NYC goddam


The news came out yesterday that the officers charged in the shooting death of Sean Bell have been acquitted. Sean Bell, a 23-year-old black man, was unarmed when he was killed by plain-clothed police officers who fired an unconscionable 50 shots into the car with Bell and his two friends, also unarmed.

The incident and the trial, complicated as they were, have highlighted that we as a society have long way to go yet in the fight against racism, and the fight for social justice.

Many have expressed outrage and sorrow at the news of the acquittal. Stacie/girlgriot of If you want kin, you must plant kin… has posted some moving words about her own responses to the news, including a poem by Langston Hughes.

In reading those words, I have been reminded of the song “Mississippi Goddam,” written by Nina Simone in 1964. It’s a powerful protest song. I’m sure that Nina would agree that progress in social justice is still “too slow.”


(This YouTube version is different than the recordings I know, but Nina’s voice is still powerful and moving.)

Here are the lyrics:

The name of this tune is Mississippi Goddam
And I mean every word of it

Alabama’s got me so upset
Tennessee made me lose my rest
And everybody knows about Mississippi Goddam

Alabama’s got me so upset
Tennessee made me lose my rest
And everybody knows about Mississippi Goddam

Can’t you see it, can’t you feel it
It’s all in the air
I can’t stand the pressure much longer
Somebody say a prayer

Alabama’s got me so upset
Tennessee made me lose my rest
And everybody knows about Mississippi Goddam

This is a show tune
But the show hasn’t been written for it yet

Hound dogs on my trail
Schoolchildren sitting in jail
Black cat crossed my path
I think every day’s gonna be my last
Lord have mercy on this land of mine
We’re all gonna get it in due time

I don’t belong here, I don’t belong there
I’ve even stopped believing in prayer
Don’t tell me I tell you
Me and my people just about do
I’ve been there so I know
Keep on saying go slow

But that’s just the trouble – too slow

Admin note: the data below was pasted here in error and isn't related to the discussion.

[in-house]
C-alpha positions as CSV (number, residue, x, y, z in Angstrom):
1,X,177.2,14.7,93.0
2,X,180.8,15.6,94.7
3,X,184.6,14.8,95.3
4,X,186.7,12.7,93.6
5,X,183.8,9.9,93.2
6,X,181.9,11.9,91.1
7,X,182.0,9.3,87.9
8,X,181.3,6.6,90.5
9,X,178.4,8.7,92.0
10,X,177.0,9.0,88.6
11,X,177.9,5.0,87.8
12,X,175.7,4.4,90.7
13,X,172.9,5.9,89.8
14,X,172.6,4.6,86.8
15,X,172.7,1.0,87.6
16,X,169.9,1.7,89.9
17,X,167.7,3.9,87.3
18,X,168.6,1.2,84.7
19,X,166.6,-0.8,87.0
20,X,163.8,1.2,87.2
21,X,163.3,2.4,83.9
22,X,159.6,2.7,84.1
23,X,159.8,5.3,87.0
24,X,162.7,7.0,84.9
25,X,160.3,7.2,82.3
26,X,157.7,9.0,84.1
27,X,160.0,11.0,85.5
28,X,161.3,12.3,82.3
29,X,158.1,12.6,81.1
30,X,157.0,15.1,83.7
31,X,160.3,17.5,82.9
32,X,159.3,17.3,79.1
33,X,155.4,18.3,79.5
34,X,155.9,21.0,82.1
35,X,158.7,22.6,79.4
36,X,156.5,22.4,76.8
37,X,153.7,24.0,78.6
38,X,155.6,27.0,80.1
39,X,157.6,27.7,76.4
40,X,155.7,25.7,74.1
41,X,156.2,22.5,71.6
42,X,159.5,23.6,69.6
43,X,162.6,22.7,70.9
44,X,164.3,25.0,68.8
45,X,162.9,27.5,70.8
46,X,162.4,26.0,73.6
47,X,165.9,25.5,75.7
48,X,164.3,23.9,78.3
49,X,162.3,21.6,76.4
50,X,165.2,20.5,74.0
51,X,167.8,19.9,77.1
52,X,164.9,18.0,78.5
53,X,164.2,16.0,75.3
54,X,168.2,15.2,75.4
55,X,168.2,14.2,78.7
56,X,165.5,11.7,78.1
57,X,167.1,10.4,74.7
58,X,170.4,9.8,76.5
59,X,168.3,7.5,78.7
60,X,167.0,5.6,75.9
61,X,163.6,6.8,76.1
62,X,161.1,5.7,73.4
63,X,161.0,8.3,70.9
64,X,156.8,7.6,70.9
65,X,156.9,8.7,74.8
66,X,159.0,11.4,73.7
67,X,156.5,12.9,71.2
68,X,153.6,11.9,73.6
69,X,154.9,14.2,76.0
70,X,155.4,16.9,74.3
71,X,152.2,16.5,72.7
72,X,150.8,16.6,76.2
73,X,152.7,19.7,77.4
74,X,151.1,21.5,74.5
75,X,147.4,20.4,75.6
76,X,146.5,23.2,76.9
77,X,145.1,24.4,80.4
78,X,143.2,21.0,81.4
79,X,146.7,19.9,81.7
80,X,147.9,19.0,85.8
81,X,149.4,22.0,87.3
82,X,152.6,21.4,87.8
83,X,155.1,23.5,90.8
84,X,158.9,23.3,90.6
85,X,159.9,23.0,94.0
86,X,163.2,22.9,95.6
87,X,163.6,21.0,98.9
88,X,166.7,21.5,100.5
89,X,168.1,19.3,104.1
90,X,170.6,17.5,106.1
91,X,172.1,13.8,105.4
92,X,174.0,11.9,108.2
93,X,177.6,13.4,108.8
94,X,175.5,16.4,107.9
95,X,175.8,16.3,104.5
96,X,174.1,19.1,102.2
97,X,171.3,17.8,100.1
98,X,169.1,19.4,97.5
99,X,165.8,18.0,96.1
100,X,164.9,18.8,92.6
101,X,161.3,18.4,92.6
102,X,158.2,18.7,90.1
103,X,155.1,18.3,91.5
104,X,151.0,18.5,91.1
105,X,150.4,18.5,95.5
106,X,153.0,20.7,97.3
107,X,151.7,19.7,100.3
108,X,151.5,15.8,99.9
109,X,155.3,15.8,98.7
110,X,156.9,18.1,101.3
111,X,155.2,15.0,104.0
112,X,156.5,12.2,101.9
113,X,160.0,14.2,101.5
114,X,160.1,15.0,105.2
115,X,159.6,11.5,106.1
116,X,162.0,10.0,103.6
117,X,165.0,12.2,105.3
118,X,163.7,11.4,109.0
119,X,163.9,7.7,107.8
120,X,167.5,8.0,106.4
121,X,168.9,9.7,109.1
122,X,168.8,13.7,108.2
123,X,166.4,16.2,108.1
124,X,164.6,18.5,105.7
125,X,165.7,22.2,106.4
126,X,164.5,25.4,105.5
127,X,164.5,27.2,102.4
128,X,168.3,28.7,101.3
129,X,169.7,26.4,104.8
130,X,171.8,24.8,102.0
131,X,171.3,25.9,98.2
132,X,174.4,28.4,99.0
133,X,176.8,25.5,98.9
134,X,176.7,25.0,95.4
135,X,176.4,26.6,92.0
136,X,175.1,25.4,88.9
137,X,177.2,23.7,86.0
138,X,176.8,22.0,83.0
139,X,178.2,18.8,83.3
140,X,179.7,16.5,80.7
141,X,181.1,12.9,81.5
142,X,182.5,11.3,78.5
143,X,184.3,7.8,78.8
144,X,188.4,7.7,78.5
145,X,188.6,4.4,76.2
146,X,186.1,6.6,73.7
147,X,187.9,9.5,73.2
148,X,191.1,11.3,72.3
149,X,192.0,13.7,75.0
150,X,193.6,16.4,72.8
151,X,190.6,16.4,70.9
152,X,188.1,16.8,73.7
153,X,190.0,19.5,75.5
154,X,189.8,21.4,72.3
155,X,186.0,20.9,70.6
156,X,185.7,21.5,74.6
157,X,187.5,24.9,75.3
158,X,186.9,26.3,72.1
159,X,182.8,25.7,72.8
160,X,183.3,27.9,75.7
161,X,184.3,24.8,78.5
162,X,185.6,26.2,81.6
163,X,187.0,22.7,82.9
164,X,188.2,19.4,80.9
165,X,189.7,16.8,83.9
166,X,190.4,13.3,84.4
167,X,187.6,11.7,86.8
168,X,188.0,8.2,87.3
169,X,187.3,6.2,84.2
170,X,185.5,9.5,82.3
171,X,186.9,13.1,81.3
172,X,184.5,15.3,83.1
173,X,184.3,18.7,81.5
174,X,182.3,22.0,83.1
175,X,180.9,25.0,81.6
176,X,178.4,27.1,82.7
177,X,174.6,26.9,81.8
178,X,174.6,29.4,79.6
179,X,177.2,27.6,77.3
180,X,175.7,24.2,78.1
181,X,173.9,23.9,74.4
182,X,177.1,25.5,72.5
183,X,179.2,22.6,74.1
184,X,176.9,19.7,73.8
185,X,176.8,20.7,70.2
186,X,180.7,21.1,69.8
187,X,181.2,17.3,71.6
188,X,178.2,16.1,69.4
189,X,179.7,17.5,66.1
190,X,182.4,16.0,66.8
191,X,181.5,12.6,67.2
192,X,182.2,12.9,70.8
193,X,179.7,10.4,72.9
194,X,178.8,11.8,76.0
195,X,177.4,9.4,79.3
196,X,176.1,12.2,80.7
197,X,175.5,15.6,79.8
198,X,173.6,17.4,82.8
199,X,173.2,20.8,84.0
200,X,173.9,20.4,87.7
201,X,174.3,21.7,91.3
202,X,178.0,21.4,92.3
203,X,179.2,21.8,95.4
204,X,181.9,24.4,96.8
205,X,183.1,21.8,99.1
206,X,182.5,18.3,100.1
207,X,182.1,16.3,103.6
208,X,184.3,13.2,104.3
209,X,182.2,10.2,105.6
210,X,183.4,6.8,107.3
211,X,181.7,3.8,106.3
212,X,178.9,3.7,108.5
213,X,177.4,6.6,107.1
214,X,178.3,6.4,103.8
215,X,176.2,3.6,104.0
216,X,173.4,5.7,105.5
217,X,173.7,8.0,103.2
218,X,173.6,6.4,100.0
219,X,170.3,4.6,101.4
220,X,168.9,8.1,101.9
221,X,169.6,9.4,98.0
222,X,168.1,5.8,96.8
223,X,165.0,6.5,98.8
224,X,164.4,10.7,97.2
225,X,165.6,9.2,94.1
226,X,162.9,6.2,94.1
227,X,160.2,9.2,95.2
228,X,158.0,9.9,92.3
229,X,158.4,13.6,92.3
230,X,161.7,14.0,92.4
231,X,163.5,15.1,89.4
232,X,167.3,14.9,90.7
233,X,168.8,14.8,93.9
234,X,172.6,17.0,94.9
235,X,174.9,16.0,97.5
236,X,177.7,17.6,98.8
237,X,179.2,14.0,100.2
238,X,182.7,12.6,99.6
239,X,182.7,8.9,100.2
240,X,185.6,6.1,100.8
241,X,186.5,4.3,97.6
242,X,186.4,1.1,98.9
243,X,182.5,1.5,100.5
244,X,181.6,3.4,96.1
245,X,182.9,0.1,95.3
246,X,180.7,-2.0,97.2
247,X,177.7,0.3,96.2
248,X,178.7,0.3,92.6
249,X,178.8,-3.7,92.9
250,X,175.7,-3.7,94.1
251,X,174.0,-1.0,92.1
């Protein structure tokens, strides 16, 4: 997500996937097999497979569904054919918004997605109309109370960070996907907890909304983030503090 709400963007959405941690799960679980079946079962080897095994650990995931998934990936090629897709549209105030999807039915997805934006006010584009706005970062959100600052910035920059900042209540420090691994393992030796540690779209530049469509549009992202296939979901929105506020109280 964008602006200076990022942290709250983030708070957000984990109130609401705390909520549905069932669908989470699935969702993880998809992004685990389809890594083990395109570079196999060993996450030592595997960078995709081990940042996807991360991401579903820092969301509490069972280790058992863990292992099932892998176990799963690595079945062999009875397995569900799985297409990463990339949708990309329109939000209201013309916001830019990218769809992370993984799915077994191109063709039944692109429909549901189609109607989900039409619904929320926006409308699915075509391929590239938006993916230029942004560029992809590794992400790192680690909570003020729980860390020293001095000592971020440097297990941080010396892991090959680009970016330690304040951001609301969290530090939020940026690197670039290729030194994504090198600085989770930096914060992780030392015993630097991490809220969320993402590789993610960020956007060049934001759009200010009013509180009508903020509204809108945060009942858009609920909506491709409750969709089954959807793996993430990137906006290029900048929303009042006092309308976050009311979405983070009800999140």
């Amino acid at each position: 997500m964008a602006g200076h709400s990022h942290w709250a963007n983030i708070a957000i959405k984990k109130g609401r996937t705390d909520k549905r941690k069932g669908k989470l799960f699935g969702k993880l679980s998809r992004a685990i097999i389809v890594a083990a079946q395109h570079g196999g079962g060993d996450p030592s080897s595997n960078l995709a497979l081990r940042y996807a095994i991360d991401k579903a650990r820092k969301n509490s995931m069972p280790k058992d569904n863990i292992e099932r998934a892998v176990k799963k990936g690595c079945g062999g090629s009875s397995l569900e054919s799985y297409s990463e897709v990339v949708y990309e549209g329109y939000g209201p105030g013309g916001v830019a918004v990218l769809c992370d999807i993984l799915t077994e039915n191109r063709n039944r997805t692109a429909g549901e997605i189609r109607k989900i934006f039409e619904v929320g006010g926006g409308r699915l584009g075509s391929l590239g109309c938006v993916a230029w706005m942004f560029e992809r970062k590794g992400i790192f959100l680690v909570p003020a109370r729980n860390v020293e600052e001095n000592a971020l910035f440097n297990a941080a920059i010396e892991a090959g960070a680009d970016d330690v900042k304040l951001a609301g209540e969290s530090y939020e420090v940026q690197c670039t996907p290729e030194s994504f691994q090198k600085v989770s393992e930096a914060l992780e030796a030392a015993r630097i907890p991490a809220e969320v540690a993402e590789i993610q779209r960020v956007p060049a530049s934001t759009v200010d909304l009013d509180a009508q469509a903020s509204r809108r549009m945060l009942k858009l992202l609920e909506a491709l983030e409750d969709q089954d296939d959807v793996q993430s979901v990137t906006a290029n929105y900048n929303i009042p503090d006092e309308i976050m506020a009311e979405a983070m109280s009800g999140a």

Washing the windows – too slow
Picking the cotton – too slow
You’re just plain rotten – too slow
Too damn lazy – too slow
Thinking’s crazy – too slow

Where am I going
What am I doing
I don’t know I don’t know
Just try to do your very best
Stand up be counted with all the rest
‘Cause everybody knows about Mississippi Goddam

I bet you thought
I was kidding didn’t you

Picket lines school boycotts
They try to say it’s a communist plot
All I want is equality
For my sister my brother my people and me

Yes you lied to me all these years
You told me to wash and clean my ears
And talk real fine just like a lady
And you’d stop calling me Sister Sadie

Oh but this whole country is full of lies
You’re all gonna die and die like flies
I don’t trust you anymore
You keep on saying go slow go slow

But that’s just the trouble – too slow
Desegregation – too slow
Mass participation – too slow
Unification – too slow
Do things gradually – too slow
Will bring more tragedy – too slow

Why don’t you see it why don’t you feel it
I don’t know I don’t know
You don’t have to live next to me
Just give me my equality

And everybody knows about Mississippi
Everybody knows about Alabama
Everybody knows about Mississippi Goddam
That’s it

8 responses to “NYC goddam

  1. Thanks, Alejna. How flattering to be put on the page with Nina Simone! Protests of the verdicts continue, and I’m still looking for a response of my own that will make me feel less impotent.

  2. beautiful song, beautiful post

  3. justice…i shake my head. sometimes the blatant way in which we do wrong as a society still blows my mind.

  4. i can’t get past it either. 50 shots, and somehow, it’s all supposed to just go away.

  5. This made the news up here. I still can’t get my head around the 50 shots.

    BTW, have popped this into the JP list.

  6. I LOVE this Nina Simone song!!

    I have .02 to add about the 50 shots, but I don’t think it will be welcomed….

  7. girlgriot-
    I had trouble finding my own words, so was glad to be able to borrow Nina’s.

    Pgoodness-
    Indeed.

    Painted-
    Thank you. And it is an amazing song, isn’t it?

    Bon-
    Me too. Me too.

    jen-
    It is really staggering.

    Mad-
    I’m also still trying to get my head around it. (And thanks for the JP nod.)

    Tabba-
    I’m glad you like it, too. Were you familiar with it?
    As for the 50 shots, I’m sure there is another side to the story. I know it was a complicated case, and that the officers involved thought that their own lives were in jeopardy. But I still can’t get over the brutality of the event.

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